GLP-2 levels in infants with intestinal dysfunction
Research output: Contribution to journal › Journal article › Research › peer-review
David L Sigalet, Gary Martin, Jon Meddings, Bolette Hartman, Jens Juul Holst
Glucagon Like Peptide 2 (GLP-2) has been proposed as an important regulatory hormone in nutrient absorption. The present study was conducted in human infants with intestinal dysfunction undergoing surgery, correlating postprandial GLP-2 levels with intestinal length, nutrient absorption, and patient outcome. We hypothesized that GLP-2 levels would be inversely related to nutrient absorption; we further hypothesized that post prandial GLP-2 levels would be predictive of the ability to wean patients from total parenteral nutrition (TPN), and tolerance of enteral feeding. Infants prospectively identified with nutrient malabsorption following intestinal surgery were monitored and after initiation of feeds GLP-2 levels were measured in the fed state. Intestinal length was recorded intraoperatively and nutrient absorption was quantified using both a balance study, and carbohydrate probe method. 12 infants had GLP-2 levels successfully measured; two patients had repeated studies. Average gestational age was 32.7 +/- 3.4 wk, age at testing was 1.7 +/- 1.4 mo and average weight was 3.5 +/- 1.1 kg. Causes of intestinal loss were necrotizing enterocolitis, atresia and volvulus. Five patients had severe short bowel syndrome (<50% of normal small intestinal length), 3 died. GLP-2 levels were best correlated with residual small intestinal length (r2 = 0.75). Correlations with total intestinal length including colon were less significant; residual colon appeared to not contribute to measurable GLP-2 production. GLP-2 levels were well correlated with tolerance of enteral feeds. Contradicting the initial hypothesis, GLP-2 levels were directly correlated with nutrient absorptive capacity (correlation with fat absorption: r2 = 0.72, carbohydrate = 0.50 and protein = 0.54 respectively). There were no apparent changes in GLP-2 levels with gestational or postnatal age. As a corollary to the correlation with bowel length, a postprandial level of 15 pmol/L appeared to be discriminatory; infants with postprandial GLP-2 levels of > 15 pmol/L were able to be weaned from total parenteral nutrition, while 3 of 4 infants who had GLP-2 levels less than 15 could not be weaned by one year. These results show that in infants with intestinal dysfunction, GLP-2 levels are correlated with residual small bowel length and nutrient absorption, and may be predictive of outcome. In contrast to adults with intact colon and SBS, infants with SBS and intact colon do not appear able to produce GLP-2 in response to feeding stimulation. Further studies are suggested to examine the ontogeny of the GLP-2 axis and the possible therapeutic role of GLP-2 supplementation.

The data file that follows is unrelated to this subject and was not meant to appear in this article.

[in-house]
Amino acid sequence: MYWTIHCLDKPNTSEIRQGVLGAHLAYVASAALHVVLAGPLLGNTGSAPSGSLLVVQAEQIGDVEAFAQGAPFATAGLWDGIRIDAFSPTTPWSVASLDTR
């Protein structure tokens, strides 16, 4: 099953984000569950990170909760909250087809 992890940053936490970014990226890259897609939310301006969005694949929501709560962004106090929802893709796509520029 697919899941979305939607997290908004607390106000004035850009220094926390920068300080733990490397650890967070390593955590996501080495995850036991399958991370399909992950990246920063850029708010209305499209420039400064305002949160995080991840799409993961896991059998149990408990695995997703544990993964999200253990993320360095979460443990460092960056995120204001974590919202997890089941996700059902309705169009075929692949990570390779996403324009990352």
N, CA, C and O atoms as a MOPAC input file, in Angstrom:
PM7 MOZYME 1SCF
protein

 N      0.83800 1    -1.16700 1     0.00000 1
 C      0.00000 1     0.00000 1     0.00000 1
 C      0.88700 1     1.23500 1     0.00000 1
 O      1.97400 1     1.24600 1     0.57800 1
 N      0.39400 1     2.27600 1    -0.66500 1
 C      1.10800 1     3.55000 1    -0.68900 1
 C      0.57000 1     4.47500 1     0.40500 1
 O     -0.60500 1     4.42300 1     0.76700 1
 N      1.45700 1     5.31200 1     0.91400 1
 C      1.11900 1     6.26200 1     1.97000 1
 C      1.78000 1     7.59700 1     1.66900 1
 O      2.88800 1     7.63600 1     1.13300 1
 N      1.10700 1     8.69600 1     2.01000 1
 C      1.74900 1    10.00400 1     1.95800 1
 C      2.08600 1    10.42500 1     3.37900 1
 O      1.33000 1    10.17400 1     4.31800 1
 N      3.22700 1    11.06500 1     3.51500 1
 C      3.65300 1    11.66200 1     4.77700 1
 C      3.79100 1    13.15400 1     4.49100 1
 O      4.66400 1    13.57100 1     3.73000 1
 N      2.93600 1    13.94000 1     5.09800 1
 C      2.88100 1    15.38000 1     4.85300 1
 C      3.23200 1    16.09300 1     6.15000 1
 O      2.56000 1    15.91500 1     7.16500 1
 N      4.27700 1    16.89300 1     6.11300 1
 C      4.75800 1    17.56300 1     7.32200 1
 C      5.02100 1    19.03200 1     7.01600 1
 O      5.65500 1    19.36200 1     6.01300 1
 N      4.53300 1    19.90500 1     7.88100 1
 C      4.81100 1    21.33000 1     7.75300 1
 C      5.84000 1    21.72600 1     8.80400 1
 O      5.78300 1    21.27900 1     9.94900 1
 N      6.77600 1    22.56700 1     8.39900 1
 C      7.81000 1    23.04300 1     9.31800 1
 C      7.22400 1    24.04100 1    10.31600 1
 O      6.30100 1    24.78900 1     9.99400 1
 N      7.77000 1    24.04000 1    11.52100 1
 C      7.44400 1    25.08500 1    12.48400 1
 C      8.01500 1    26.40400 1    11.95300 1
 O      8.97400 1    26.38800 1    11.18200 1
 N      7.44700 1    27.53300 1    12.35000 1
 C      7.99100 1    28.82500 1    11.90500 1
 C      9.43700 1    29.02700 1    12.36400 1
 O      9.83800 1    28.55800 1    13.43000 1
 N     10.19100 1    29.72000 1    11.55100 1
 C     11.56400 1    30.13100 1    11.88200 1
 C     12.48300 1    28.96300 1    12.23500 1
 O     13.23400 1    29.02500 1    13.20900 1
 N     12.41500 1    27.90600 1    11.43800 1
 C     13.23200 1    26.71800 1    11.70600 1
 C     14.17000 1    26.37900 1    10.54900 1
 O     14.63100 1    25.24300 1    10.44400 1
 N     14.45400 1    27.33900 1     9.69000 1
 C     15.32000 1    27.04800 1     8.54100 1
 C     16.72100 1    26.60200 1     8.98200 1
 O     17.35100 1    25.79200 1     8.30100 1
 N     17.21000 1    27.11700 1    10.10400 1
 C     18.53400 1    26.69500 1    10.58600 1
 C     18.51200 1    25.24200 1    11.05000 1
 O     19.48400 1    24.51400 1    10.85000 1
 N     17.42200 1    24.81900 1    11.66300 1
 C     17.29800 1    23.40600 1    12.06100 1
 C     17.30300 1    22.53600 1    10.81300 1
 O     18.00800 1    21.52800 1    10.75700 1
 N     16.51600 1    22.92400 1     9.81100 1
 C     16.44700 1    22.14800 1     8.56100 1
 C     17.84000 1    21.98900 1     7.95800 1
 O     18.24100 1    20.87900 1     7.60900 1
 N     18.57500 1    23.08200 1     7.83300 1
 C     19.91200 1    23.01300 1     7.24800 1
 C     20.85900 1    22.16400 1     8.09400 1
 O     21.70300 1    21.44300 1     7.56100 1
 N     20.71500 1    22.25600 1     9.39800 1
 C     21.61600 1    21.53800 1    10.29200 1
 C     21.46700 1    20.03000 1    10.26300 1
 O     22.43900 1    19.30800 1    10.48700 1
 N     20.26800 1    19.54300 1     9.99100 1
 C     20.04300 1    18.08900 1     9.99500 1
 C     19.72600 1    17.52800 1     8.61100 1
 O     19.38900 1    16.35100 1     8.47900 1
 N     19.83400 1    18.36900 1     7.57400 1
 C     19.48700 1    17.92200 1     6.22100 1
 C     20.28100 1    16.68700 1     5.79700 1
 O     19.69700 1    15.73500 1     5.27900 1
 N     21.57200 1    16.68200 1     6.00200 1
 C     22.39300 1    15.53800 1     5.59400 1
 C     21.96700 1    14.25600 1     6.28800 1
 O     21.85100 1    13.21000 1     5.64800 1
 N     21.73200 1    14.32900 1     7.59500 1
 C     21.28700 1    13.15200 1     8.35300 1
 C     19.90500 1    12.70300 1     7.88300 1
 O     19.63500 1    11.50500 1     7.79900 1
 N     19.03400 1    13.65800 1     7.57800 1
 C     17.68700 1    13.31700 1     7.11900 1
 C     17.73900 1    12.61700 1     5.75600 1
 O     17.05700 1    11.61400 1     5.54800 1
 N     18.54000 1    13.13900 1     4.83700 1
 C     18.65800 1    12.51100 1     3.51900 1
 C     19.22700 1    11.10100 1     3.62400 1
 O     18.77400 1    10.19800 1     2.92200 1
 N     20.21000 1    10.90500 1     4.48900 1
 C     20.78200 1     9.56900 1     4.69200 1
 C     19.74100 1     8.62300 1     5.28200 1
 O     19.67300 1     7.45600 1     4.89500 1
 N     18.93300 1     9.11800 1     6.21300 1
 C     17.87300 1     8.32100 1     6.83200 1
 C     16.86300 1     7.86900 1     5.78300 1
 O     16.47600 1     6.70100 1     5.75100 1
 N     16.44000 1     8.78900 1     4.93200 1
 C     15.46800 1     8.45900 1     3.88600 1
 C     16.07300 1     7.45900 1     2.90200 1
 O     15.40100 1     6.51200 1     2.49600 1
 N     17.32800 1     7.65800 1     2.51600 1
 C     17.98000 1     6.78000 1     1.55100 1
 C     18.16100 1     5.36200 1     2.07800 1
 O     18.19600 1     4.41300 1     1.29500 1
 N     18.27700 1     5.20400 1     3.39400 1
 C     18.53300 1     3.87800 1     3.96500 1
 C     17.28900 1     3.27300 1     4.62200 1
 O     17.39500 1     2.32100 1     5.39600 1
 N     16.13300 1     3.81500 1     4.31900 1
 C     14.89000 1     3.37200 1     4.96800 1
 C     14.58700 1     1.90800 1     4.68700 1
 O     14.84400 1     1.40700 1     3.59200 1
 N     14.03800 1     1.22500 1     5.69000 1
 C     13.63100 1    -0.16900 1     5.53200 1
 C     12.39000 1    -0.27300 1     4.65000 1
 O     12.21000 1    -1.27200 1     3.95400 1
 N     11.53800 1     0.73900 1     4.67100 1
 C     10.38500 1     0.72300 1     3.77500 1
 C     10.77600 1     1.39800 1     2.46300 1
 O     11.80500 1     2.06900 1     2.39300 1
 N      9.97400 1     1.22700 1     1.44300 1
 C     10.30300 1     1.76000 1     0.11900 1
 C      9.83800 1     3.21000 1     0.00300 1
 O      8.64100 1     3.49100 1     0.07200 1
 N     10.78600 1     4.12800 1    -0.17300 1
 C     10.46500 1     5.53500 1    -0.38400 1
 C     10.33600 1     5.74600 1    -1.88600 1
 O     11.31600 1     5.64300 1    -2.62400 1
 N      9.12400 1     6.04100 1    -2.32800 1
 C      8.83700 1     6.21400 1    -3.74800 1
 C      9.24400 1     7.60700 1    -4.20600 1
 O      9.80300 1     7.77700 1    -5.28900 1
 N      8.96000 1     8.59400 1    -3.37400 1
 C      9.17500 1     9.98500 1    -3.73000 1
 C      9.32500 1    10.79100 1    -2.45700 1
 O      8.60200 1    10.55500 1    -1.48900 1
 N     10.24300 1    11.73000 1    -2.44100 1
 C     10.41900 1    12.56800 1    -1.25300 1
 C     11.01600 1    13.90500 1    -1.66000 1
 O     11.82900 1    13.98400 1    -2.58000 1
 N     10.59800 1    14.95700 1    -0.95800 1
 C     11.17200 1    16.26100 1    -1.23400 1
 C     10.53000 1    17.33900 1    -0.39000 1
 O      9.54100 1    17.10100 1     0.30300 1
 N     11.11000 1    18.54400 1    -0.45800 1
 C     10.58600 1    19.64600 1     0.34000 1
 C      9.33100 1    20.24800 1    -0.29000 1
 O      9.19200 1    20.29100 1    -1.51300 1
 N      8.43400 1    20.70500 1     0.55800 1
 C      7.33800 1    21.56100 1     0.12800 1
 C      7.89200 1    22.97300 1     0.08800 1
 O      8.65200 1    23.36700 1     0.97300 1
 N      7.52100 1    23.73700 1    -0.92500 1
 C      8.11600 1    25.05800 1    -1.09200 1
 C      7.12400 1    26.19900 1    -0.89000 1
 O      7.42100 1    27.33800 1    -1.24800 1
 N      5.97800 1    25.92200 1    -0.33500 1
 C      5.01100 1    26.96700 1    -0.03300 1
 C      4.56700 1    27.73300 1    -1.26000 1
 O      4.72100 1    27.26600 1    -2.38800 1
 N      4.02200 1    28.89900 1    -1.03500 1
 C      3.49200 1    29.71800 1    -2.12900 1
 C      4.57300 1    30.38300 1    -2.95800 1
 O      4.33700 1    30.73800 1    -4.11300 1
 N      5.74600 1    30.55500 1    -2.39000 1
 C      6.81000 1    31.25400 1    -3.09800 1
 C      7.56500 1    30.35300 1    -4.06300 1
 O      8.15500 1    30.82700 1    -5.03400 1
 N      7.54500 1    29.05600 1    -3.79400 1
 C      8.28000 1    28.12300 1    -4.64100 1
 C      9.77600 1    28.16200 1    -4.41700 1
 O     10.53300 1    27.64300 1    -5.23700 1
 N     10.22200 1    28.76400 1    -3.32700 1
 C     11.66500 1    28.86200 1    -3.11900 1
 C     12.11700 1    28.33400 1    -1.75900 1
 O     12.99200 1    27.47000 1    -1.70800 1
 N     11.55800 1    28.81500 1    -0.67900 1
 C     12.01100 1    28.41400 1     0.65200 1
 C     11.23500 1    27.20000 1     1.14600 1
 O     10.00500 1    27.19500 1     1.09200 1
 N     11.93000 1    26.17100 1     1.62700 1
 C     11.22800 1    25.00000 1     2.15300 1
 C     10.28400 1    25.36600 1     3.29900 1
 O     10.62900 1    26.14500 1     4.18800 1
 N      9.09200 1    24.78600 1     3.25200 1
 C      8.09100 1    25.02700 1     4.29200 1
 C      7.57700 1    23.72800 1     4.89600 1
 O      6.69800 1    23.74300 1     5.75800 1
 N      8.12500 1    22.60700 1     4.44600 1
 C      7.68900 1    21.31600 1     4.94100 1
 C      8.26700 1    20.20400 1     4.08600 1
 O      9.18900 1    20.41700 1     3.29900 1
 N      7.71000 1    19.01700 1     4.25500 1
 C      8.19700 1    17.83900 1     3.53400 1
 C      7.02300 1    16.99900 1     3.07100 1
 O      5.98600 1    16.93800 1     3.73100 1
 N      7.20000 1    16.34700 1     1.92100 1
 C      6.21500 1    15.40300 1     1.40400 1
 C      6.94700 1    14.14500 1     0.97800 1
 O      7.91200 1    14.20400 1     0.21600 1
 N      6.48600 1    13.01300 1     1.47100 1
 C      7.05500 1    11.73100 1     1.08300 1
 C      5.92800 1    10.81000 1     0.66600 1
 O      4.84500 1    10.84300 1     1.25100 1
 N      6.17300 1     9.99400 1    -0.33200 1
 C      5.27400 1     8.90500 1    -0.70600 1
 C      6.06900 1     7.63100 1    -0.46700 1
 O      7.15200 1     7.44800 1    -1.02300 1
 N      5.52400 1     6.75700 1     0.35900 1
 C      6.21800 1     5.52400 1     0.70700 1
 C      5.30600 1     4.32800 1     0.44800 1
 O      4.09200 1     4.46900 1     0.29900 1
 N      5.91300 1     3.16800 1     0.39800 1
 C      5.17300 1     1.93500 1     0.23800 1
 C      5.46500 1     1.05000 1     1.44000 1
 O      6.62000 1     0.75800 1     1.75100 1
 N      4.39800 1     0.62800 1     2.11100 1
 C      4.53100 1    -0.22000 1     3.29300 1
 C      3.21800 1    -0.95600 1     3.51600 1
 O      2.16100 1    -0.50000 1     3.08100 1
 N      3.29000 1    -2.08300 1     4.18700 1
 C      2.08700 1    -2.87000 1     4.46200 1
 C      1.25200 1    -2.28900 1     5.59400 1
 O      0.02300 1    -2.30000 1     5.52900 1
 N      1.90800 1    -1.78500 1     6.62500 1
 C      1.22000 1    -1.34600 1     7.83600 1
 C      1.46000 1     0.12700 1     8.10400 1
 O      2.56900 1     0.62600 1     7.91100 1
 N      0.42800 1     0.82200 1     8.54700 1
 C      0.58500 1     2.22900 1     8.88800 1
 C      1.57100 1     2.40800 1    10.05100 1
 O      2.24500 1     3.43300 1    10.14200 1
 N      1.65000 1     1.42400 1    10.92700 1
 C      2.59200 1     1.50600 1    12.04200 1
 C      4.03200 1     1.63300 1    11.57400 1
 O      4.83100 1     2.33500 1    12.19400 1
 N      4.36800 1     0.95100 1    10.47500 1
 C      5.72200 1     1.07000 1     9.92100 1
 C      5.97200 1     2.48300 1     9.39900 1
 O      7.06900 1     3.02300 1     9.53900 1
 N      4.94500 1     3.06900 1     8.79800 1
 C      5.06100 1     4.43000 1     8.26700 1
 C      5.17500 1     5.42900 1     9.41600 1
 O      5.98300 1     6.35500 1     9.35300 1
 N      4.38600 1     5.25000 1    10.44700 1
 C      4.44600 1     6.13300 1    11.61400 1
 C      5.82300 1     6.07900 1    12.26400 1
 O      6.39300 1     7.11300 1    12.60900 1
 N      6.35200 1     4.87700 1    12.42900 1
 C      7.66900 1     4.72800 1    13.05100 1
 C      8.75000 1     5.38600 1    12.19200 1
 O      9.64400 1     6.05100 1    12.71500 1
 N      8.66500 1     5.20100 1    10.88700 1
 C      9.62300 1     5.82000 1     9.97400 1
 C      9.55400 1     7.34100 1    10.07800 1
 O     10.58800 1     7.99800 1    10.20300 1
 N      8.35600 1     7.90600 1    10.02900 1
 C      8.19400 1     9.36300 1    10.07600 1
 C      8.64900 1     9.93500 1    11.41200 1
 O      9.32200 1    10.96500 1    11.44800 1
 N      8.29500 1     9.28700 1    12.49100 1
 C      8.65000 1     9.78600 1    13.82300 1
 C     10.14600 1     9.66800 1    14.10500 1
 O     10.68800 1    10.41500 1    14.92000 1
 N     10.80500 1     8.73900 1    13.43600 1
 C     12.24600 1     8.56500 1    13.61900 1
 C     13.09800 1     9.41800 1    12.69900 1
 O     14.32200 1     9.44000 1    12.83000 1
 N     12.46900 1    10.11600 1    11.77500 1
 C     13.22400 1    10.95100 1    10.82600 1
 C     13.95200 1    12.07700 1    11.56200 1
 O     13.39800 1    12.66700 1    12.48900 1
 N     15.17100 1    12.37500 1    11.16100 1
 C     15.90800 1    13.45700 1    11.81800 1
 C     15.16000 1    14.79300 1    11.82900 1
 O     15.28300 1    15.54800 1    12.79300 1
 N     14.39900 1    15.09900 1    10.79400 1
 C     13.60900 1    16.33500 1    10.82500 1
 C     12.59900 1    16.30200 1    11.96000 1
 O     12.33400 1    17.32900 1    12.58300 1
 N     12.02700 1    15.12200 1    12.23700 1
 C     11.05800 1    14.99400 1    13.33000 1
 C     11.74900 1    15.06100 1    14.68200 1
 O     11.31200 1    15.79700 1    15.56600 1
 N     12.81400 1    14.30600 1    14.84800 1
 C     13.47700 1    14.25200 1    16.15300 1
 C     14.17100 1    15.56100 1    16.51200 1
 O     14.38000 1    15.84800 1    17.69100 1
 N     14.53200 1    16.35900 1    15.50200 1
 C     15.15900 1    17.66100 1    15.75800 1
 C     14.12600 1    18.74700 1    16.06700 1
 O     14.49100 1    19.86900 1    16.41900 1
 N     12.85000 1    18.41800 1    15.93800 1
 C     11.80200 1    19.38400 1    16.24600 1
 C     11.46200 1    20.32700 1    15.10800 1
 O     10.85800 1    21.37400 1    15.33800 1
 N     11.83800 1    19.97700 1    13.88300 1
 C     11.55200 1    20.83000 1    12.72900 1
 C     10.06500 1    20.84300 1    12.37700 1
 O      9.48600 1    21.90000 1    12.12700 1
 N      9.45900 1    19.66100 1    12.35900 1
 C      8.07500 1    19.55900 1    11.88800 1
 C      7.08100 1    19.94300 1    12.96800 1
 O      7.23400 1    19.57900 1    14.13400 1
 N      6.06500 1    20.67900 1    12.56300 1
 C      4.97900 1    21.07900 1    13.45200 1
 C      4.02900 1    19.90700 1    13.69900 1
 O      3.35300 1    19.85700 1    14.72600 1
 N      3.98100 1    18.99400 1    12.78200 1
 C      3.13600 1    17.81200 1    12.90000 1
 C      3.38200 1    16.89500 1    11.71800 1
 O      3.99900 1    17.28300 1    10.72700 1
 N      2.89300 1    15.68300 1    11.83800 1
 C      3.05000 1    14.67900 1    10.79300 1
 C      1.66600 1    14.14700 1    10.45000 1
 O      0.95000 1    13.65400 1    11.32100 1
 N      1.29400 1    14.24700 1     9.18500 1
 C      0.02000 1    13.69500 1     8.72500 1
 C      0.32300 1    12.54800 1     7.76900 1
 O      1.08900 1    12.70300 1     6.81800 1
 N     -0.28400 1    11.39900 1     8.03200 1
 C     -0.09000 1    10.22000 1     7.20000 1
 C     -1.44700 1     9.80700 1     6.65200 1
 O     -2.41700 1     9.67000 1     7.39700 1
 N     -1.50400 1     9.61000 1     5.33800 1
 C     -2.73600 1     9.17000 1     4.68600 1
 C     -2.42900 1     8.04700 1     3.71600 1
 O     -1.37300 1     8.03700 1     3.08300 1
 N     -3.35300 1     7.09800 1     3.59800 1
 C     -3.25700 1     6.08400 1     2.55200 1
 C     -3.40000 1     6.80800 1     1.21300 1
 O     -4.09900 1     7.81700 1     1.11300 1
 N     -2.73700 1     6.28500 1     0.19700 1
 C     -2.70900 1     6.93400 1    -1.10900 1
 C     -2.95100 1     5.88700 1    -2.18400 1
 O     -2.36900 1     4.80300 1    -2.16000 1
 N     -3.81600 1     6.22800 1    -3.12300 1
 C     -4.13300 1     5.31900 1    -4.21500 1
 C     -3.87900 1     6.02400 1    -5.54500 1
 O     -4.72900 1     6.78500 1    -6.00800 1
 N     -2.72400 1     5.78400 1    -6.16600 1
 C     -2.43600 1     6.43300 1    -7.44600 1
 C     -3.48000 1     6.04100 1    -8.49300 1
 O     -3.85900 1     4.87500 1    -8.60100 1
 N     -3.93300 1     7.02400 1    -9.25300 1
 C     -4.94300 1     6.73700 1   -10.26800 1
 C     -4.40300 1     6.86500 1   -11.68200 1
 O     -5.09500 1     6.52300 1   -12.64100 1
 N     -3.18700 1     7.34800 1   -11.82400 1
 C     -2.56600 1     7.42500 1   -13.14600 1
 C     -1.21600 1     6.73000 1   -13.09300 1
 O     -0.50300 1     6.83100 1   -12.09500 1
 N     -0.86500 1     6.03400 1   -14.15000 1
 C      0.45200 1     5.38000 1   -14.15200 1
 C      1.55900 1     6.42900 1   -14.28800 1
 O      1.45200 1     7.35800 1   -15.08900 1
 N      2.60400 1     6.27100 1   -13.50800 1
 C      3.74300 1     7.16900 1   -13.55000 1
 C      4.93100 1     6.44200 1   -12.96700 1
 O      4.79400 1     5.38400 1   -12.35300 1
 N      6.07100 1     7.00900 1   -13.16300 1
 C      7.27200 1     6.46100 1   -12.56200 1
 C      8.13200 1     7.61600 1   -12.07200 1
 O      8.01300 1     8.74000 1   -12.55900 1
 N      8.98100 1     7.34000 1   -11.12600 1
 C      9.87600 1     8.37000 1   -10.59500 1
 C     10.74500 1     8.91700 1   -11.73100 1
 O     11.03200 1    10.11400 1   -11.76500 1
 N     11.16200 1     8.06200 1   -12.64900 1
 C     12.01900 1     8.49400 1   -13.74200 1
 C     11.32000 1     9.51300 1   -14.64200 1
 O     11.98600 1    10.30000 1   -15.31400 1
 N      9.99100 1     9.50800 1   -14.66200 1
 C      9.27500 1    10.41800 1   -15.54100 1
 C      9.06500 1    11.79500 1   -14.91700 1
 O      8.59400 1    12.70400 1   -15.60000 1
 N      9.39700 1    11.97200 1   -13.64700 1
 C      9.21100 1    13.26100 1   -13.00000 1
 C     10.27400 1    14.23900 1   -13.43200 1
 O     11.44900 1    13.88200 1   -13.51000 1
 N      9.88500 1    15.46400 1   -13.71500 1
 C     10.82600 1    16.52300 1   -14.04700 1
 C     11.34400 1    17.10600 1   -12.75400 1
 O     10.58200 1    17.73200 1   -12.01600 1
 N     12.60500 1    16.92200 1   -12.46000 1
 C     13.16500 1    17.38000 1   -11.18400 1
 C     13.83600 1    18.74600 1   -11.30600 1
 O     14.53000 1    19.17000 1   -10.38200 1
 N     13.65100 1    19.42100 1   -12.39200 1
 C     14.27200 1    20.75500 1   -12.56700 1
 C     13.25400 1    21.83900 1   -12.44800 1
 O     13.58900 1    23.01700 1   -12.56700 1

|Number of pages||6|
|Publication status||Published - Sep 2004|
- Adult, Dietary Fats, Enteral Nutrition, Gastrointestinal Hormones, Gastrointestinal Tract, Gestational Age, Glucagon-Like Peptide 2, Glucagon-Like Peptides, Humans, Infant, Intestinal Absorption, Malabsorption Syndromes, Peptides, Postprandial Period